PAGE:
The number of lawsuits involving animals statewide is increasing, according to New Jersey animal-law experts.
Sherry Ramsey, head of the New Jersey Bar Association's animal-law committee, said it is a trend that will continue as long as pet owners view their animal companions as family members.
"People want to bring cases to get justice for their animal," she said. "They're certainly becoming more commonplace."
Something as simple as using the word "guardian" as opposed to "pet owner" in legal documents could have significant implications. For veterinarians, such subtle shifts could mean the advent of malpractice lawsuits. Currently, there is little legal basis to sue veterinarians for malpractice.
"What I'm trying to do is find a half-measure that will give animals better legal respect without hurting the veterinarians with malpractice," Matlack said.
Using a term like "sentient property" instead of "property" when referring to animals could be such a measure. In European legal language, the term "sentient being" is the norm.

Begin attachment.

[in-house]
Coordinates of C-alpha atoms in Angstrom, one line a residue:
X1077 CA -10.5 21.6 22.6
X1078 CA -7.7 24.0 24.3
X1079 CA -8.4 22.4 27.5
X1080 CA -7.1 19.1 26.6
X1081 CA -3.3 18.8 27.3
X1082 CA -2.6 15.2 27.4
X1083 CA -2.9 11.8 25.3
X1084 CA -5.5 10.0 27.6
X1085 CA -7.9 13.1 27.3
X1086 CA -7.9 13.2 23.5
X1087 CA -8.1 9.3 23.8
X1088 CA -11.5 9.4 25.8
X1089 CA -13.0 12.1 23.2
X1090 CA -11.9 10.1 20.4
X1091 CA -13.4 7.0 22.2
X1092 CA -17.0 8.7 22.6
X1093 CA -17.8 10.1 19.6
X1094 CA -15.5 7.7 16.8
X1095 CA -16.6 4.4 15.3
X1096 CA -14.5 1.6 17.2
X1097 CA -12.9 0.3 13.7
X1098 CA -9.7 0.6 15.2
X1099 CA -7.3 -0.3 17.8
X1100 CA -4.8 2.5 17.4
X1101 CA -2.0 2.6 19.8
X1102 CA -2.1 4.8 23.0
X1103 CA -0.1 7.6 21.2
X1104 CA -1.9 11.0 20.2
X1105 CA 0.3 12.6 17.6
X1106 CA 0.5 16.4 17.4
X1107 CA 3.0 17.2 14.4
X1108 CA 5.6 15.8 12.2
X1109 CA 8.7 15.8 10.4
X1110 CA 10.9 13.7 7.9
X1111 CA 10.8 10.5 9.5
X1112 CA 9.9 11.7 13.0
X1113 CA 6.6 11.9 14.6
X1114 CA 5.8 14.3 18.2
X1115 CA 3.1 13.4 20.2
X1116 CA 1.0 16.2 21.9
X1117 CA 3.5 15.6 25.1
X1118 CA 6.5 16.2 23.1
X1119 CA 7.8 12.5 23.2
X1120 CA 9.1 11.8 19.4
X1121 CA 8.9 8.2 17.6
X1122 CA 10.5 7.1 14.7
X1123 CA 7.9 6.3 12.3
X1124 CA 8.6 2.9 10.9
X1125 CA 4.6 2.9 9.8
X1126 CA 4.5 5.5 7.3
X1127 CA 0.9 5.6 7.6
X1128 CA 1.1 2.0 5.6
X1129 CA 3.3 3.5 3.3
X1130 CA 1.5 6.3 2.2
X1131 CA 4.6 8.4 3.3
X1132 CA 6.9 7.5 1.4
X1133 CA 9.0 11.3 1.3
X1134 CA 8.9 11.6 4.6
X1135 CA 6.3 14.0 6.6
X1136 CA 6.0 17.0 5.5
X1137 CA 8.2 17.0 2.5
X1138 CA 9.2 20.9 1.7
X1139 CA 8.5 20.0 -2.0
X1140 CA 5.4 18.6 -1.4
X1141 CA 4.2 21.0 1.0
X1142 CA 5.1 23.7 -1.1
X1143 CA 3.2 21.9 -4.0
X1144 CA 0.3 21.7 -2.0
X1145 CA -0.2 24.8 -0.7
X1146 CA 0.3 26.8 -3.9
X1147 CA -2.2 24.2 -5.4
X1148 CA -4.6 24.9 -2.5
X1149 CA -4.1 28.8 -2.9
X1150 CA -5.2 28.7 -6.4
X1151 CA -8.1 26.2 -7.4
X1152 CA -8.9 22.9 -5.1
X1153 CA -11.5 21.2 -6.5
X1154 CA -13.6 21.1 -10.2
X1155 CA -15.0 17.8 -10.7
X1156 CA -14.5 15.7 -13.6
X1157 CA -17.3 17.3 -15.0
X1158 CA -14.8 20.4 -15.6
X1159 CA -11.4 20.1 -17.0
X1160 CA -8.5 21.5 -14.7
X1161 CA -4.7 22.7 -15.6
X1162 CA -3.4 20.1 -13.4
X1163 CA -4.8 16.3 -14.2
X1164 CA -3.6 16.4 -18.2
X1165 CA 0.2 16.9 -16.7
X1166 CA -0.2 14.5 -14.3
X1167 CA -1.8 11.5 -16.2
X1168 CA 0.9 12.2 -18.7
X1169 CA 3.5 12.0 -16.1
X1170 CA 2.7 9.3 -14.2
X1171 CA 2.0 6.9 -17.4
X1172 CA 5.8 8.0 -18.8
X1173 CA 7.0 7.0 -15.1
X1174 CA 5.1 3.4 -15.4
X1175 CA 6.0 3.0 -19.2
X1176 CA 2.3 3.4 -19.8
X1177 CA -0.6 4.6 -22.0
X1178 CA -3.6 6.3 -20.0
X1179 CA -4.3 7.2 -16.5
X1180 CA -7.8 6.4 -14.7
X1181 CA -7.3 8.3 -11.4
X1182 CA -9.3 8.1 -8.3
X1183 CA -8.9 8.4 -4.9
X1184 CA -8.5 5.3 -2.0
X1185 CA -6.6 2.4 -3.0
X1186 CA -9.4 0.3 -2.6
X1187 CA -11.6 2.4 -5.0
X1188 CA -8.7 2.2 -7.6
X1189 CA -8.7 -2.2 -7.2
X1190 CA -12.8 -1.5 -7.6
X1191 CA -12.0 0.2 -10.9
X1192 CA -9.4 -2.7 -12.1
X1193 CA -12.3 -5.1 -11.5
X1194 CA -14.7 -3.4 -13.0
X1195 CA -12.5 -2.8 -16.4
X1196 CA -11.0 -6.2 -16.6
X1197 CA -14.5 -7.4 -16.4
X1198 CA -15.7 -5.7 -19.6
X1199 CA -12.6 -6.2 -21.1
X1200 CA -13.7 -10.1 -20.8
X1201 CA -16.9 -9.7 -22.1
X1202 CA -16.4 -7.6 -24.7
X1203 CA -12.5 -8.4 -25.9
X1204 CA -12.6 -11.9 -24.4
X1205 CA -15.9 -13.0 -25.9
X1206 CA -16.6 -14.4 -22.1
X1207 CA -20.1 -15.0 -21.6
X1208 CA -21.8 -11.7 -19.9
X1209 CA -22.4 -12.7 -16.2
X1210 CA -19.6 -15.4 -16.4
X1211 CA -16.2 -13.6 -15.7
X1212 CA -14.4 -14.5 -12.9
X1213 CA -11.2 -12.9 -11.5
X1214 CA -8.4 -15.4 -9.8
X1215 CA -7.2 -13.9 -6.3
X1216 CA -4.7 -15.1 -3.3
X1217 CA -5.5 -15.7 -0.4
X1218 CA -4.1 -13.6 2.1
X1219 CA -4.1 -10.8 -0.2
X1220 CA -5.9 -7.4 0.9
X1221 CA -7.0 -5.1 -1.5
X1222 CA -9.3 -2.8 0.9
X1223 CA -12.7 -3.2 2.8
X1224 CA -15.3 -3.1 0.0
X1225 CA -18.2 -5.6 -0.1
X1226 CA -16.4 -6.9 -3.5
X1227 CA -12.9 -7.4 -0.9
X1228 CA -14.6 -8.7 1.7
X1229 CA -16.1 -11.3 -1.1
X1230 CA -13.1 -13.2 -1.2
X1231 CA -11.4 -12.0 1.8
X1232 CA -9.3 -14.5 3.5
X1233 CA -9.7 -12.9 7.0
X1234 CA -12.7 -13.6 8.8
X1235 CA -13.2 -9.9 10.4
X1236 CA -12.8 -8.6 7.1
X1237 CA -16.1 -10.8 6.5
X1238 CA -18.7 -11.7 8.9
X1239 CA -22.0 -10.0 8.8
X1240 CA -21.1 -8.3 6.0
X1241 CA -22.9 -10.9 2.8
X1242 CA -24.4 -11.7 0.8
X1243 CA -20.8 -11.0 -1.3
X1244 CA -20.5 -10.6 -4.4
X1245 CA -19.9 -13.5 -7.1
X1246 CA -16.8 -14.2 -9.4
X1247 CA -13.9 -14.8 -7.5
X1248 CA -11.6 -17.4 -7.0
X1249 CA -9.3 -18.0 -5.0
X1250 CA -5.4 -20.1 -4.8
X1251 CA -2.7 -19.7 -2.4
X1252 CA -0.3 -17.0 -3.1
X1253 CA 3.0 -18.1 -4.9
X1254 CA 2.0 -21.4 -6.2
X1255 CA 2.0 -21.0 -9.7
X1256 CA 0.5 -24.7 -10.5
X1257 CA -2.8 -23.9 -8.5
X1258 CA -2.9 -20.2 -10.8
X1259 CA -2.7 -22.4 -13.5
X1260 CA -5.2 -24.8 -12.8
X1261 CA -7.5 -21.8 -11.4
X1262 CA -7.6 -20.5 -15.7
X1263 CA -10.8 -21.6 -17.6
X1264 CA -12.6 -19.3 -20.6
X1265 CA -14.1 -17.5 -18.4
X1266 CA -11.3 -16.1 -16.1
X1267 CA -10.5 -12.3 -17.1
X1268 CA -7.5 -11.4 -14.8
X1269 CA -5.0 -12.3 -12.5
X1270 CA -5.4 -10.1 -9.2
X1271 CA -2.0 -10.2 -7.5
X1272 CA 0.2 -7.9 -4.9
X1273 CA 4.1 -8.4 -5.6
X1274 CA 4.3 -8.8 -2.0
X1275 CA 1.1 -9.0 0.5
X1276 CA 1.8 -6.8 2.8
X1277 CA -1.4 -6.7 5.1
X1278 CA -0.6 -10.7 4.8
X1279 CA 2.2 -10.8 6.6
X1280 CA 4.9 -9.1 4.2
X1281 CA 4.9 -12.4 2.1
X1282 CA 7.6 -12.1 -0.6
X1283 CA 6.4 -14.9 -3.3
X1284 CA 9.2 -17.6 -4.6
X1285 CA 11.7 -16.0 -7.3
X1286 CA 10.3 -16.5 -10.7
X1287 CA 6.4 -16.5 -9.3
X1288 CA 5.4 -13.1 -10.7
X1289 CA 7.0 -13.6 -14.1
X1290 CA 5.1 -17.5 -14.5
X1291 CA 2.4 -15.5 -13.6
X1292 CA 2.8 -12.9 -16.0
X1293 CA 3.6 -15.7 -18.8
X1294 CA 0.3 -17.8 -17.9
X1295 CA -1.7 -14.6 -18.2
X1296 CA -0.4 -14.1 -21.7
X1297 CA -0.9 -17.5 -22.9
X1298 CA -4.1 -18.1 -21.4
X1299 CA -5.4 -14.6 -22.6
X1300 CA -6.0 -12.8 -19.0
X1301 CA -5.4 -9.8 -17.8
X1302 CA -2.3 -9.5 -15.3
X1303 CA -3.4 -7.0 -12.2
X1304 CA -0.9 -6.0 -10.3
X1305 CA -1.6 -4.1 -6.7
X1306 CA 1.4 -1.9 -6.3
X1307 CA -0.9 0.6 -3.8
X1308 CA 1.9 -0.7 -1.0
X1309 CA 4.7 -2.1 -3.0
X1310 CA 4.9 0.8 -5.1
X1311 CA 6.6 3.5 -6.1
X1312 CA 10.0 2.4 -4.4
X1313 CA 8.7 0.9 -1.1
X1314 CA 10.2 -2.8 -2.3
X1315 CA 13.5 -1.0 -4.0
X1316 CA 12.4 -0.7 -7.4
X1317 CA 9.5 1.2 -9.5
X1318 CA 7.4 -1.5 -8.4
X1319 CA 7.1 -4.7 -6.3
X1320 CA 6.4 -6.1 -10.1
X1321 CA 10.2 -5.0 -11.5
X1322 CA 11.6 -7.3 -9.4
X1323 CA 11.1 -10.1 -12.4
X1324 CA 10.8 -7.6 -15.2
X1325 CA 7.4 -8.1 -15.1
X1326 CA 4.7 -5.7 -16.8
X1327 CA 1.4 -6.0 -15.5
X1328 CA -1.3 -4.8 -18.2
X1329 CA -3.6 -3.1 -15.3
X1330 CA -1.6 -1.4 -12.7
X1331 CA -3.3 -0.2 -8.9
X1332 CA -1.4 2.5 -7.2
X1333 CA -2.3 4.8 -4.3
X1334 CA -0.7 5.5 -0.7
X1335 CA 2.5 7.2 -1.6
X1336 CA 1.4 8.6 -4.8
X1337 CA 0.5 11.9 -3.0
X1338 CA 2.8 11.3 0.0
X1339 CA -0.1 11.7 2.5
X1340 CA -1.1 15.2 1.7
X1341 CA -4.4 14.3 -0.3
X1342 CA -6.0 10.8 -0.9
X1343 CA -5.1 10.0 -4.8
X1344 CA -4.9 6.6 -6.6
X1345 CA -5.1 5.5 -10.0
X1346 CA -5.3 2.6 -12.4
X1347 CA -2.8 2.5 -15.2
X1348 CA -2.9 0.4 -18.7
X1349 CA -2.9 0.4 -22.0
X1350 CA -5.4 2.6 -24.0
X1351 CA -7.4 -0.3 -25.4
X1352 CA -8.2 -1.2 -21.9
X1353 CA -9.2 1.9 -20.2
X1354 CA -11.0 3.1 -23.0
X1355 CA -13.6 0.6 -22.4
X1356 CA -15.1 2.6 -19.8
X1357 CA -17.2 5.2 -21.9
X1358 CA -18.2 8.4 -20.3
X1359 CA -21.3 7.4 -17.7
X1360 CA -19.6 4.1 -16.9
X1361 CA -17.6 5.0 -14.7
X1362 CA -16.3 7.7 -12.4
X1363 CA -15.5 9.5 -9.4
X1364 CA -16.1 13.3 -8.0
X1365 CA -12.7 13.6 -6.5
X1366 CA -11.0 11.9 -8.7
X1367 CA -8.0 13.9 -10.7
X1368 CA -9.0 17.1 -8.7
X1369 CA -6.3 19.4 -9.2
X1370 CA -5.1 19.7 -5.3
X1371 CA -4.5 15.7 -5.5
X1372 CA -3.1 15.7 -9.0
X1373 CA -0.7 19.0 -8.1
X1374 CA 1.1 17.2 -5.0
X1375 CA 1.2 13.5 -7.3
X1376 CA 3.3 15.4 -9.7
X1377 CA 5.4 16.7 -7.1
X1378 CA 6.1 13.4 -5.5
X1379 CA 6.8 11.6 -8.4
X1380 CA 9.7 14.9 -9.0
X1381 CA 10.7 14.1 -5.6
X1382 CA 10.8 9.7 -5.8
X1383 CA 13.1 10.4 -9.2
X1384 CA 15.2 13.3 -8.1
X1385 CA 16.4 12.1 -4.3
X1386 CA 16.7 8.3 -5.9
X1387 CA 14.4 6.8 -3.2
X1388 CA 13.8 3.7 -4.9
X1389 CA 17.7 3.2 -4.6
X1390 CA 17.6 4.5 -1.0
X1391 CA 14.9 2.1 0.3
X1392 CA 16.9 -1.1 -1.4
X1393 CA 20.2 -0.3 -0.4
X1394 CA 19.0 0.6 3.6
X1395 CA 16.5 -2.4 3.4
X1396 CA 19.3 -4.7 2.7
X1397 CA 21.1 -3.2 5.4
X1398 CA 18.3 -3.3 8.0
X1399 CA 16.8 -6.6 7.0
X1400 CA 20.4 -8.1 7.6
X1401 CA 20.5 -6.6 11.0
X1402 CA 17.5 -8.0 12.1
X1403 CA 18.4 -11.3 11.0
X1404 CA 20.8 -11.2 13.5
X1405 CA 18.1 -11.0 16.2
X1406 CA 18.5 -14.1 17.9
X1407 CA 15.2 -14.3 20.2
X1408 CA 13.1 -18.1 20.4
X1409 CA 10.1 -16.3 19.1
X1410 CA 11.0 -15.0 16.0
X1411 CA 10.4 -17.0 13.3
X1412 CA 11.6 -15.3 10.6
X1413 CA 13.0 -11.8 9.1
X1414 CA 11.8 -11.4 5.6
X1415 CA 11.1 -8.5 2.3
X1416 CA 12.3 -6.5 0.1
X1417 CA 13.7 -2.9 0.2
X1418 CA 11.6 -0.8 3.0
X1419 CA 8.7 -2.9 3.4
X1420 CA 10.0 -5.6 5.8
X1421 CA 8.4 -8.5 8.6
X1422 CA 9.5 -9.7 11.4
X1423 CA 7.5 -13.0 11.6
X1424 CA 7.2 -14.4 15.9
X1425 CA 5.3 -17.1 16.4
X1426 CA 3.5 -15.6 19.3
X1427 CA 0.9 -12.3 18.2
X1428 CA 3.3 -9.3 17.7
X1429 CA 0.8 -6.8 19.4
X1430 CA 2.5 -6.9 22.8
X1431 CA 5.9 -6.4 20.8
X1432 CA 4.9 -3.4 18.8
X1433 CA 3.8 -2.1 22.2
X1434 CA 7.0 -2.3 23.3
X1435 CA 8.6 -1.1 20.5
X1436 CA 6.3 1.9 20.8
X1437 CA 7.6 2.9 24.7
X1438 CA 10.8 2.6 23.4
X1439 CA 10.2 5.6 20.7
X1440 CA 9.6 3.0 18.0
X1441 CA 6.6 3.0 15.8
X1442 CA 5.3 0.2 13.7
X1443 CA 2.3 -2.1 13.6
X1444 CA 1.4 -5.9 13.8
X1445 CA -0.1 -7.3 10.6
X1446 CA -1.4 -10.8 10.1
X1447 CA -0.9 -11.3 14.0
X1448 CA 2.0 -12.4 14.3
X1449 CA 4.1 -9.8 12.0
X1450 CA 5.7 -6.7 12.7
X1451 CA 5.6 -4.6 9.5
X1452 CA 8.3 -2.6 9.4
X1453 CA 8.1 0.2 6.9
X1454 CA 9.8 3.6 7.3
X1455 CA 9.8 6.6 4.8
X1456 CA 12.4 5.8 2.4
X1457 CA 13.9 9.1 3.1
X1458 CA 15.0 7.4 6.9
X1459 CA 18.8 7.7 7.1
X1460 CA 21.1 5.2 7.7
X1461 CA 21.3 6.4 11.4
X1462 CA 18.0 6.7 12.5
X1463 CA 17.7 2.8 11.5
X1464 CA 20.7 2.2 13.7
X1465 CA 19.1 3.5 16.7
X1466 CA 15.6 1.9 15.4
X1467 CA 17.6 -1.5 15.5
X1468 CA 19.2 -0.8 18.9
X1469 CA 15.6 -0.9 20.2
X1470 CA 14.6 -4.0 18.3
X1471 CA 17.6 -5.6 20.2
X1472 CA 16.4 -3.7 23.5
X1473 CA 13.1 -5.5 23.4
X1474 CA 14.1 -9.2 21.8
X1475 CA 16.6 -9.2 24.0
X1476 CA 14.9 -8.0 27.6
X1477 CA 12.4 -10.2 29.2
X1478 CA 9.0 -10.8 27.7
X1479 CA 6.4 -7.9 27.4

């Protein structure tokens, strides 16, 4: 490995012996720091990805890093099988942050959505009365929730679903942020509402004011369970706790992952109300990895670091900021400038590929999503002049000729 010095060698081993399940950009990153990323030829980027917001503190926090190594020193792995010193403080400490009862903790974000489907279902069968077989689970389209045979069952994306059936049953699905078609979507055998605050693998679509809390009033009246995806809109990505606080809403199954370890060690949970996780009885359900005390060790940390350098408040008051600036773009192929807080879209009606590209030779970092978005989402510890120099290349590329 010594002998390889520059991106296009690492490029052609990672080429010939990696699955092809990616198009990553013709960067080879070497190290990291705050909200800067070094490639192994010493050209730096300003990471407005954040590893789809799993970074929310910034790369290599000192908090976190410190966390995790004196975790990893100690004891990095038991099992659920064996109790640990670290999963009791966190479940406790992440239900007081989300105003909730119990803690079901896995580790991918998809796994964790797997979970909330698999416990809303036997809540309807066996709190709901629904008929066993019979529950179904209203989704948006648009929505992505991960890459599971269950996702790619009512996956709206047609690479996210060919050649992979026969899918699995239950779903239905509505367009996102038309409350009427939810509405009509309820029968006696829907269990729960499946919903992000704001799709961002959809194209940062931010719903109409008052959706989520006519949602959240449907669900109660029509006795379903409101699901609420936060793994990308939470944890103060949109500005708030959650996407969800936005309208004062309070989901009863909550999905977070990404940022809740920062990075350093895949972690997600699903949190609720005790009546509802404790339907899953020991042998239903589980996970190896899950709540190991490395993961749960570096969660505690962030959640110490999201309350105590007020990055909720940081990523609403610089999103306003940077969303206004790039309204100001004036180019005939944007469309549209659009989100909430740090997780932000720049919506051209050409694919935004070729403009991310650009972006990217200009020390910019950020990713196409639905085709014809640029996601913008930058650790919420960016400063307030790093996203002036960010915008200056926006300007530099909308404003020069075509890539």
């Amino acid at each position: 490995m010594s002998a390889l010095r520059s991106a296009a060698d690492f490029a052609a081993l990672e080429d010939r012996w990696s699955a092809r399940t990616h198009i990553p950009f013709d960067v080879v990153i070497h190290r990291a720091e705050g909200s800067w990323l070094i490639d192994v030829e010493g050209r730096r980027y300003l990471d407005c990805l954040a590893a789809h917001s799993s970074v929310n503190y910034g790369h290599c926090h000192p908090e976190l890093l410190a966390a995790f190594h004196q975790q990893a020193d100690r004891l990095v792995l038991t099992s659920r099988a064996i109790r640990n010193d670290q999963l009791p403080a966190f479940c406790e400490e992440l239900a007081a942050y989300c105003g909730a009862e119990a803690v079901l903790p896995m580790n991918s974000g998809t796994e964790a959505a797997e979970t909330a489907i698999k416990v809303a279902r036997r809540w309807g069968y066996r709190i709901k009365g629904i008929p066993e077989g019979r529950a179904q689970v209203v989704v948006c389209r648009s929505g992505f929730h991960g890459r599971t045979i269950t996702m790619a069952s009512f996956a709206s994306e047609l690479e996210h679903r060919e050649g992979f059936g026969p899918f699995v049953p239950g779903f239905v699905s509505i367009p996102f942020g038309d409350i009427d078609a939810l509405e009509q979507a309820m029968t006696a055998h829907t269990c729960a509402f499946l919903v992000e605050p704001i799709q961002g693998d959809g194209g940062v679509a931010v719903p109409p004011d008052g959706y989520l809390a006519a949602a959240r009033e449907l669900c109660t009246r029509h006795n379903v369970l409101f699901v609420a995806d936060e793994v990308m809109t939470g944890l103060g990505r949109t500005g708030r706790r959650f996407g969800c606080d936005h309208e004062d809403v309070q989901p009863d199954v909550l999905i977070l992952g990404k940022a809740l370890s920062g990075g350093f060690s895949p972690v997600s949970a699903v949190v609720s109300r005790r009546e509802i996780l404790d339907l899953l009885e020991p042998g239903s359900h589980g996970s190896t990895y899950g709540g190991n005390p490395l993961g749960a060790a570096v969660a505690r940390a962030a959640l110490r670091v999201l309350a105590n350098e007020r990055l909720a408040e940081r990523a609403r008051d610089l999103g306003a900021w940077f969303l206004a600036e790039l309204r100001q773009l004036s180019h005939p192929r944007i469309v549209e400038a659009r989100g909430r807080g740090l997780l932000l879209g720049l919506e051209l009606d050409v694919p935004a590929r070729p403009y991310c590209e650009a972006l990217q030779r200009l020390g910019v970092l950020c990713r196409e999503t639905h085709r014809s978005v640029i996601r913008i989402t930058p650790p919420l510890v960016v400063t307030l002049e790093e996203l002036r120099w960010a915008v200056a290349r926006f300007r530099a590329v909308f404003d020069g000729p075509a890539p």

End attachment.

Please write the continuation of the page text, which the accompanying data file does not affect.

"I'm suggesting we do the same thing in the U.S.," Matlack said.
Gary Francione, a professor at the Rutgers University School of Law in Newark and a strict vegan, isn't so sure that's a good solution.
He believes elevating the status of animals under the law could end up doing them more harm than good by introducing malpractice into veterinarians' billing equations.
"Veterinarians already don't make a lot of money. This is going to raise the cost of veterinary service," he said. "How many people are going to pay a huge amount of money to get veterinarian services?"